|6||Manchester United||38||11||4||4||34||17||5||8||6||24||28||58||45||+ 13||59||UEFA Cup Winners' Cup 1991–92
First round 
|8||Nottingham Forest||38||11||4||4||42||21||3||8||8||23||29||65||50||+ 15||54|
|10||Tottenham Hotspur||38||8||9||2||35||22||3||7||9||16||28||51||50||+ 1||49||UEFA Cup Winners' Cup 1991–92
|12||Queens Park Rangers||38||8||5||6||27||22||4||5||10||17||31||44||53||– 9||46|
|13||Sheffield United||38||9||3||7||23||23||4||4||11||13||32||36||55||– 19||46|
|15||Norwich City||38||9||3||7||27||32||4||3||12||14||32||43||64||– 21||45|
|16||Coventry City||38||10||6||3||30||16||1||5||13||12||33||42||49||– 7||44|
|17||Aston Villa||38||7||9||3||29||25||2||5||12||17||33||46||58||– 12||41|
|18||Luton Town||38||7||5||7||22||18||3||2||14||20||43||42||61||– 19||37|
|20||Derby County||38||3||8||8||25||36||2||1||16||12||39||37||75||– 38||24|
Note: Arsenal deducted two points for on-field brawl and Manchester United deducted one point also for on-field brawl in a league match between the two teams at Old Trafford on 20 October 1990.
|Qualified for European Cup|
|Qualified for UEFA Cup|
|Qualified for Cup Winners' Cup|
|Relegated to Division Two|
The Second Division title went to Oldham Athletic, whose manager Joe Royle finally delivered promotion at the ninth attempt and ended Oldham's 68-year absence from the First Division. FA Cup semi finalists West Ham United were promoted as runners-up. Sheffield Wednesday took the third promotion place and also won the Football League Cup. With the expansion of the First Division for 1991-92, there was a fourth promotion place up for grabs in the Second Division this season. The winners of the playoffs were Notts County, who were promoted for the second season running.
Hull City were relegated after a six-year run in the Second Division, while West Bromwich Albion went down on the final day to fall into the Third Division for the first time in their history. Leicester City narrowly avoided suffering the same fate, as did a Swindon Town side who would have been playing First Division football had it not been for the penalty imposed upon them in the close season for financial irregularities. Watford managed to climb to survival despite a catastrophic first few months of the season.
|1||Oldham Athletic||46||17||5||1||55||21||8||8||7||28||32||83||53||+ 30||88|
|2||West Ham United||46||15||6||2||41||18||9||9||5||19||16||60||34||+ 26||87|
|3||Sheffield Wednesday||46||12||10||1||43||23||10||6||7||37||28||80||51||+ 29||82|||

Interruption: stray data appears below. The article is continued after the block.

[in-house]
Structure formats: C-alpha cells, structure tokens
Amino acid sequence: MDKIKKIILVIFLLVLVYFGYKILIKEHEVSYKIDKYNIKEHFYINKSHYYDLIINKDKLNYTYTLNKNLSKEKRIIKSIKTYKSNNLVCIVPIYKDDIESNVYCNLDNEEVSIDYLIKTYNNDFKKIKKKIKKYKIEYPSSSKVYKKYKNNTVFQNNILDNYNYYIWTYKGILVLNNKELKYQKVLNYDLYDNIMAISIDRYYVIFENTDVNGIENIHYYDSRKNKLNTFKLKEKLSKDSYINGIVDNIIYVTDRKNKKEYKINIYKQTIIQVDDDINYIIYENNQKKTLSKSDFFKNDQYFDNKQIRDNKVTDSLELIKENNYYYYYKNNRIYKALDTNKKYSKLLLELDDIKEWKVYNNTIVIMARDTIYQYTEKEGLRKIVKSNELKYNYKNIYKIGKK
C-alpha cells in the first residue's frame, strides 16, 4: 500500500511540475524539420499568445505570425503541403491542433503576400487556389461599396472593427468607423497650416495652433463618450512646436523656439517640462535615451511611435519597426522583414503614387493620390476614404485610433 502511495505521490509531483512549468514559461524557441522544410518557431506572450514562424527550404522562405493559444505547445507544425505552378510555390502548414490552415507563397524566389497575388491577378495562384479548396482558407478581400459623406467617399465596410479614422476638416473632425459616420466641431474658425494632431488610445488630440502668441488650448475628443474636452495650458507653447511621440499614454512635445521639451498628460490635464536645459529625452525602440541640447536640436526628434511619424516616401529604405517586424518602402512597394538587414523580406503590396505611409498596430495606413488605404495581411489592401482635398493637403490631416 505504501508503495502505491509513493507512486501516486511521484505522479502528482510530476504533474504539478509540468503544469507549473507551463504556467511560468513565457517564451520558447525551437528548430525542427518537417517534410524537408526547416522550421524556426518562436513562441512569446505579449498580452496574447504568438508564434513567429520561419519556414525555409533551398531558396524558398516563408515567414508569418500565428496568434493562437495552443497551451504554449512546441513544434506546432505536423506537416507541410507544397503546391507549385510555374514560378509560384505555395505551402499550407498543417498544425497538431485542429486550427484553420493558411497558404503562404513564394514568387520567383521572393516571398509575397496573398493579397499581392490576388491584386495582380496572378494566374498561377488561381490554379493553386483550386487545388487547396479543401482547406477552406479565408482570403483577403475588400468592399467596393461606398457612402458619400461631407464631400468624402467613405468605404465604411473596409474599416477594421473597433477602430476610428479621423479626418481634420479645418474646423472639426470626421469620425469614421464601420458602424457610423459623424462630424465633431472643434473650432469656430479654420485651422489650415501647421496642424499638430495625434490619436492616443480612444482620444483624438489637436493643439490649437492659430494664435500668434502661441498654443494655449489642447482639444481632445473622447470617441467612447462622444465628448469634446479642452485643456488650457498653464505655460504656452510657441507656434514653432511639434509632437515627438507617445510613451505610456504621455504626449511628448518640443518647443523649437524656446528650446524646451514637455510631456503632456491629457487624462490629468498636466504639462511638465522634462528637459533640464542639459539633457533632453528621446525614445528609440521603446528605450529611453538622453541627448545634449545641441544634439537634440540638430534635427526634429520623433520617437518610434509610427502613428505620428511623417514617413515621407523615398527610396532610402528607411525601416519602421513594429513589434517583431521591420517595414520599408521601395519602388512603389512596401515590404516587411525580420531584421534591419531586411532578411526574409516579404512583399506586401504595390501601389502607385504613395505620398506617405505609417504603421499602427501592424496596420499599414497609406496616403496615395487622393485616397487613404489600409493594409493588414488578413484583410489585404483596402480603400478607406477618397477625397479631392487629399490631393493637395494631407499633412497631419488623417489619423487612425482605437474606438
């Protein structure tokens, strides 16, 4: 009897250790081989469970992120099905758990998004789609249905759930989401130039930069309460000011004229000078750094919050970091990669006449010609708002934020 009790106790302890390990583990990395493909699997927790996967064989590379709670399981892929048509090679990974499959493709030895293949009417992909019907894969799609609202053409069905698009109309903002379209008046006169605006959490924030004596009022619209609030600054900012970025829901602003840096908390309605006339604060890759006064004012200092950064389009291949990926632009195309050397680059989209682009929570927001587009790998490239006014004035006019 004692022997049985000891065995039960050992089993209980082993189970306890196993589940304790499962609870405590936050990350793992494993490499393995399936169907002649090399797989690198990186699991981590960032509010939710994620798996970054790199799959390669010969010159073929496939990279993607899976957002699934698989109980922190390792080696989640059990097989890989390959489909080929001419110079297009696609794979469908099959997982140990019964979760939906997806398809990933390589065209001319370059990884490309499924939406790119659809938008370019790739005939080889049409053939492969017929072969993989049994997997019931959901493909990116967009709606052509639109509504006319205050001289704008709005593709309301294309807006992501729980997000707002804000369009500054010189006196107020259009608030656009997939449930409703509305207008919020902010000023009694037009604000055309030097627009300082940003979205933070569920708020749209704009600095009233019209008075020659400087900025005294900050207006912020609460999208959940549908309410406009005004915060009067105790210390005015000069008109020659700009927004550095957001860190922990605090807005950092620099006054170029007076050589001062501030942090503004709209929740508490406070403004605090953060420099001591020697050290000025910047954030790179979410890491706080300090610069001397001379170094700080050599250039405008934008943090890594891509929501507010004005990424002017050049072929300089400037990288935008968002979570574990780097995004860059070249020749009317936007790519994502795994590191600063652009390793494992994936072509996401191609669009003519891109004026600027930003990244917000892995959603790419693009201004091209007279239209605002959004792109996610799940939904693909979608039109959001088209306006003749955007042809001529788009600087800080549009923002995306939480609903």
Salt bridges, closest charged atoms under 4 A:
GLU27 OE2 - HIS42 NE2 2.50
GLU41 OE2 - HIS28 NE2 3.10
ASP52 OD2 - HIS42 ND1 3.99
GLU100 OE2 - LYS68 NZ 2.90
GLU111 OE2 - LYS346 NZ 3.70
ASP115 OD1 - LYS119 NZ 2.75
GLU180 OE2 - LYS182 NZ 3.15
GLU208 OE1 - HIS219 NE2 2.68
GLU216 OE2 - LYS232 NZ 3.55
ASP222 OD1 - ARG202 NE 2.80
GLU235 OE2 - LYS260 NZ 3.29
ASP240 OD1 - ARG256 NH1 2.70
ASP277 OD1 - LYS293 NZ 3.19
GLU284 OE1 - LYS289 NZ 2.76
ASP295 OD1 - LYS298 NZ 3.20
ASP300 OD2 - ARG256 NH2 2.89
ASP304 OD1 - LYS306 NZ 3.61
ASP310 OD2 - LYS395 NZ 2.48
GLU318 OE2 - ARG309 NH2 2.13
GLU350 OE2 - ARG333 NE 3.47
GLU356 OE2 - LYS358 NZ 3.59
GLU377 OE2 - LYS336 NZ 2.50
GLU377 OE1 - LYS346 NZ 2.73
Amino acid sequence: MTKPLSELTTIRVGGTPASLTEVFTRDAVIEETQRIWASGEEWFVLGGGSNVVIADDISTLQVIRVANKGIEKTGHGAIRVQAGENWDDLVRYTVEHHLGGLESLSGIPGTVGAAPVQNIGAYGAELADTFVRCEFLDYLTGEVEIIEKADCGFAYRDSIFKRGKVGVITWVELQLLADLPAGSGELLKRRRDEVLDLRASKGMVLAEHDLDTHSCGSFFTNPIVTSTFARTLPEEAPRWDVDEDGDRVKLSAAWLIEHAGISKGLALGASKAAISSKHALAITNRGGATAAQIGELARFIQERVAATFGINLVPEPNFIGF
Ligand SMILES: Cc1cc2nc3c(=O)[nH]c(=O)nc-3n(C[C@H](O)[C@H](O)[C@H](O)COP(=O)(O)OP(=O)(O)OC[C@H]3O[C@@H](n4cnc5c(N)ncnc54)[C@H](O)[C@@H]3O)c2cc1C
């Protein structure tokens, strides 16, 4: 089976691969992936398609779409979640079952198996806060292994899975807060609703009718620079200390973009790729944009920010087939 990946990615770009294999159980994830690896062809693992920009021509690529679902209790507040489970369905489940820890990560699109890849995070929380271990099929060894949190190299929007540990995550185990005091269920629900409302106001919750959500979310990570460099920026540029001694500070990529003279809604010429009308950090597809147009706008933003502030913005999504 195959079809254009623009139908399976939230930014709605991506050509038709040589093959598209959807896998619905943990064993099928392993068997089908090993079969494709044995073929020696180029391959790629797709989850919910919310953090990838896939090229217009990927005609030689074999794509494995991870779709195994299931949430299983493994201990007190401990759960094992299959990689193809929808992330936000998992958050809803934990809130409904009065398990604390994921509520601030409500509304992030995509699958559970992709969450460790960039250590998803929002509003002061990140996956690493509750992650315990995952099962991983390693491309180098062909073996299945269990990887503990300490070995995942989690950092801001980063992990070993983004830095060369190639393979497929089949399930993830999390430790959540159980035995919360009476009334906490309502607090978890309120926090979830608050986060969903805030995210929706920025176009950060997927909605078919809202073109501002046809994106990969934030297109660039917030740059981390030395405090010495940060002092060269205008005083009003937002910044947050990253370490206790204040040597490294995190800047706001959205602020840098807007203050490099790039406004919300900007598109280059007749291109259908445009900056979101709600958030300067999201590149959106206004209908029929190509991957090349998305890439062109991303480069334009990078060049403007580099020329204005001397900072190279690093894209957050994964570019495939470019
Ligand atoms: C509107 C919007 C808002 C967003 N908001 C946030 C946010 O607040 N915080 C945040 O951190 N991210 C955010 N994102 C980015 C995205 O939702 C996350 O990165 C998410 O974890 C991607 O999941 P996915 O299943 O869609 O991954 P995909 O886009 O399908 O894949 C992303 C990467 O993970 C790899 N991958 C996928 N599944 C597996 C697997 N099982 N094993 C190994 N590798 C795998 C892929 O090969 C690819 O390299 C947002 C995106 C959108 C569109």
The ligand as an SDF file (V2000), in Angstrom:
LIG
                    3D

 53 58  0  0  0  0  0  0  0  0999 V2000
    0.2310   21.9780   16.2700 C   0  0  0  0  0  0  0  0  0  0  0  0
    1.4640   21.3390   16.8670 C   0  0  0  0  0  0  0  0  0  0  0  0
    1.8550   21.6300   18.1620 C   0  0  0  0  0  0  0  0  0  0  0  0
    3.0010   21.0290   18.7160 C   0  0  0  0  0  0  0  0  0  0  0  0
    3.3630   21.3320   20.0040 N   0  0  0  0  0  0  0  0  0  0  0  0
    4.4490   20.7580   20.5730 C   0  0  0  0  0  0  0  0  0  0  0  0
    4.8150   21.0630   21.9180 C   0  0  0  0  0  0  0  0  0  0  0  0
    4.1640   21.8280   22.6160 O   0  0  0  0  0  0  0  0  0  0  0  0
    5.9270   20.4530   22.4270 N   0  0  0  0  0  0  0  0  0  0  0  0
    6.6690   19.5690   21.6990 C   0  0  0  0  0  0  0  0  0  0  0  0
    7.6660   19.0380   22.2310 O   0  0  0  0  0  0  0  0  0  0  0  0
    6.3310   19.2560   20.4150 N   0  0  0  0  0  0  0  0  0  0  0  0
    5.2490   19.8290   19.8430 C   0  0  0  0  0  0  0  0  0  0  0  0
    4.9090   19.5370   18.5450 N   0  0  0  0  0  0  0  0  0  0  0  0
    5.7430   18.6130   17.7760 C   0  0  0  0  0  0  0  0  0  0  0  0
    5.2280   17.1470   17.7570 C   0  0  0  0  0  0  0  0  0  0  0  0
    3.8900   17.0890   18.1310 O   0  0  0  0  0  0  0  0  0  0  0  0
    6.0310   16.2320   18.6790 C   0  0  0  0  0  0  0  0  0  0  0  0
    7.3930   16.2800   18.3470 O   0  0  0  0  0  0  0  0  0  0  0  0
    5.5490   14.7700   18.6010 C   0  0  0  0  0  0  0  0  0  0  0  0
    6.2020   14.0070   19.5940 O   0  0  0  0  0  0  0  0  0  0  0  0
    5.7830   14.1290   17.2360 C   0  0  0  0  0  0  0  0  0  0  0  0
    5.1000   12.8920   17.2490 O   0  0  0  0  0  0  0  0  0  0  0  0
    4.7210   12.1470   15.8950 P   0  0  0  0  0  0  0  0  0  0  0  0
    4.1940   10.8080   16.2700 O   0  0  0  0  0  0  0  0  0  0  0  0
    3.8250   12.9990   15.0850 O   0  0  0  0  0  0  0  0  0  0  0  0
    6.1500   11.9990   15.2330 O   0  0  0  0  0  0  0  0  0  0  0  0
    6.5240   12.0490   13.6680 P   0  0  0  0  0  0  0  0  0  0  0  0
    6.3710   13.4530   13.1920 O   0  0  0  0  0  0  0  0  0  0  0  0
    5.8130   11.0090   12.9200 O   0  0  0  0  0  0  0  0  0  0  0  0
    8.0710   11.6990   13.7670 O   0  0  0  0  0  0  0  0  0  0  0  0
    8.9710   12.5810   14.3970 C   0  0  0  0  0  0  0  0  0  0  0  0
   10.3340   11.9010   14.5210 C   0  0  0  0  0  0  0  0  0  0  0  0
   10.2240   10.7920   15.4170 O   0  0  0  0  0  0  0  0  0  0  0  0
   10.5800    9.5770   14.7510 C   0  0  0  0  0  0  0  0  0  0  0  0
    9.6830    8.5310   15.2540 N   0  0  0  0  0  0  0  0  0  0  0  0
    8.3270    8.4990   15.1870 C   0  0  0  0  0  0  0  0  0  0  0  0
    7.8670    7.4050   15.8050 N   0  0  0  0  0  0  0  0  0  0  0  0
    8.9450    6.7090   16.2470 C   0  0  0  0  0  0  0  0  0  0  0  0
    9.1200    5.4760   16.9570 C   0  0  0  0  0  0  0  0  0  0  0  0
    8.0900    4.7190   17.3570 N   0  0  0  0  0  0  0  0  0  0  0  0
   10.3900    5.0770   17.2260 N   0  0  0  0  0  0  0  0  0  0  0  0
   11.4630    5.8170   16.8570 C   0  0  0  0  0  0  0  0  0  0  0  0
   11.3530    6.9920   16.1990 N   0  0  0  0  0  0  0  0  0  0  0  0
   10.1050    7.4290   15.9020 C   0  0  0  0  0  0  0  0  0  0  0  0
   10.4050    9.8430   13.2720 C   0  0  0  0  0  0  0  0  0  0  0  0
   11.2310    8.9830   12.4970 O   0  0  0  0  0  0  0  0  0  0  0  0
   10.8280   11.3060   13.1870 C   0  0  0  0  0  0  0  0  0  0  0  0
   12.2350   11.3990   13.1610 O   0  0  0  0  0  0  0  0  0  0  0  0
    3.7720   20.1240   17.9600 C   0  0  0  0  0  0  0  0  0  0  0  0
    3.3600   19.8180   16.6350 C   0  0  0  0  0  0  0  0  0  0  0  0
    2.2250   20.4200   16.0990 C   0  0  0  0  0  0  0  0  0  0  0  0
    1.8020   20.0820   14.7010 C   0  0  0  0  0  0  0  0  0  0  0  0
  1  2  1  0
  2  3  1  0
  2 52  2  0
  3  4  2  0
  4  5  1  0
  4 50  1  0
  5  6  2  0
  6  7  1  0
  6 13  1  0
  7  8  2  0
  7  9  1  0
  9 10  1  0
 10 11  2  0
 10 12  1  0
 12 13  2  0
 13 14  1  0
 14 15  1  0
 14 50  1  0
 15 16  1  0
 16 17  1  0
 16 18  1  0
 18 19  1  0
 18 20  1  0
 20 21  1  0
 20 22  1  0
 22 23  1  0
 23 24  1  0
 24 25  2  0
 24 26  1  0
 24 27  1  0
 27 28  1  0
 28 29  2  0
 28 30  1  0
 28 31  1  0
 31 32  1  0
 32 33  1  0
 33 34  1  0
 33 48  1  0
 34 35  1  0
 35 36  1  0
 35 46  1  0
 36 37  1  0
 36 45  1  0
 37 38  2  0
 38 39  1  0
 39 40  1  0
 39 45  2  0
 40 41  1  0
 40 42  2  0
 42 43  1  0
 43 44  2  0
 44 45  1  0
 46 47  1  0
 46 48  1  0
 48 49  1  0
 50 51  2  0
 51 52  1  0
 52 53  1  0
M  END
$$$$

|4||Notts County||46||14||4||5||45||28||9||7||7||31||27||76||55||+ 21||80|||
|6||Brighton & Hove Albion||46||12||4||7||37||31||9||3||11||26||38||63||69||– 6||70|
|9||Bristol City||46||14||5||4||44||28||6||2||15||24||43||68||71||– 3||67|
|10||Oxford United||46||10||9||4||41||29||4||10||9||28||37||69||66||+ 3||61|
|11||Newcastle United||46||8||10||5||24||22||6||7||10||25||34||49||56||– 7||59|
|12||Wolverhampton Wanderers||46||11||6||6||45||35||2||13||8||18||28||63||63||± 0||58|
|13||Bristol Rovers||46||11||7||5||29||20||4||6||13||27||39||56||59||– 3||58|
|14||Ipswich Town||46||9||8||6||32||28||4||10||9||28||40||60||68||– 8||57|
|15||Port Vale||46||10||4||9||32||24||5||8||10||24||40||56||64||– 8||57|
|16||Charlton Athletic||46||8||7||8||27||25||5||10||8||30||36||57||61||– 4||56|
|18||Plymouth Argyle||46||10||10||3||36||20||2||7||14||18||48||54||78||– 24||53|
|19||Blackburn Rovers||46||8||6||9||26||27||6||4||13||25||39||51||66||– 15||52|
|21||Swindon Town||46||8||6||9||31||30||4||8||11||34||43||65||73||– 8||50|
|22||Leicester City||46||12||4||7||41||33||2||4||17||19||50||60||83||– 23||50|
|23||West Bromwich Albion||46||7||11||5||26||21||3||7||13||26||40||52||61||– 9||48|
|24||Hull City||46||6||10||7||35||32||4||5||14||22||53||57||85||– 28||45|
|Promoted to Division One|
|Qualified for the promotion playoff (not promoted)|
|Relegated to Division Three|
Cambridge United won the Third Division title to secure a second successive promotion, and went up along with Grimsby Town and Southend United, who were also promoted for a second successive season. The playoff winners were Tranmere Rovers, who were promoted for the second time in three seasons to reach the Second Division for the first time since the 1930s. The beaten playoff finalists, Bolton Wanderers, only missed out on automatic promotion on goal difference.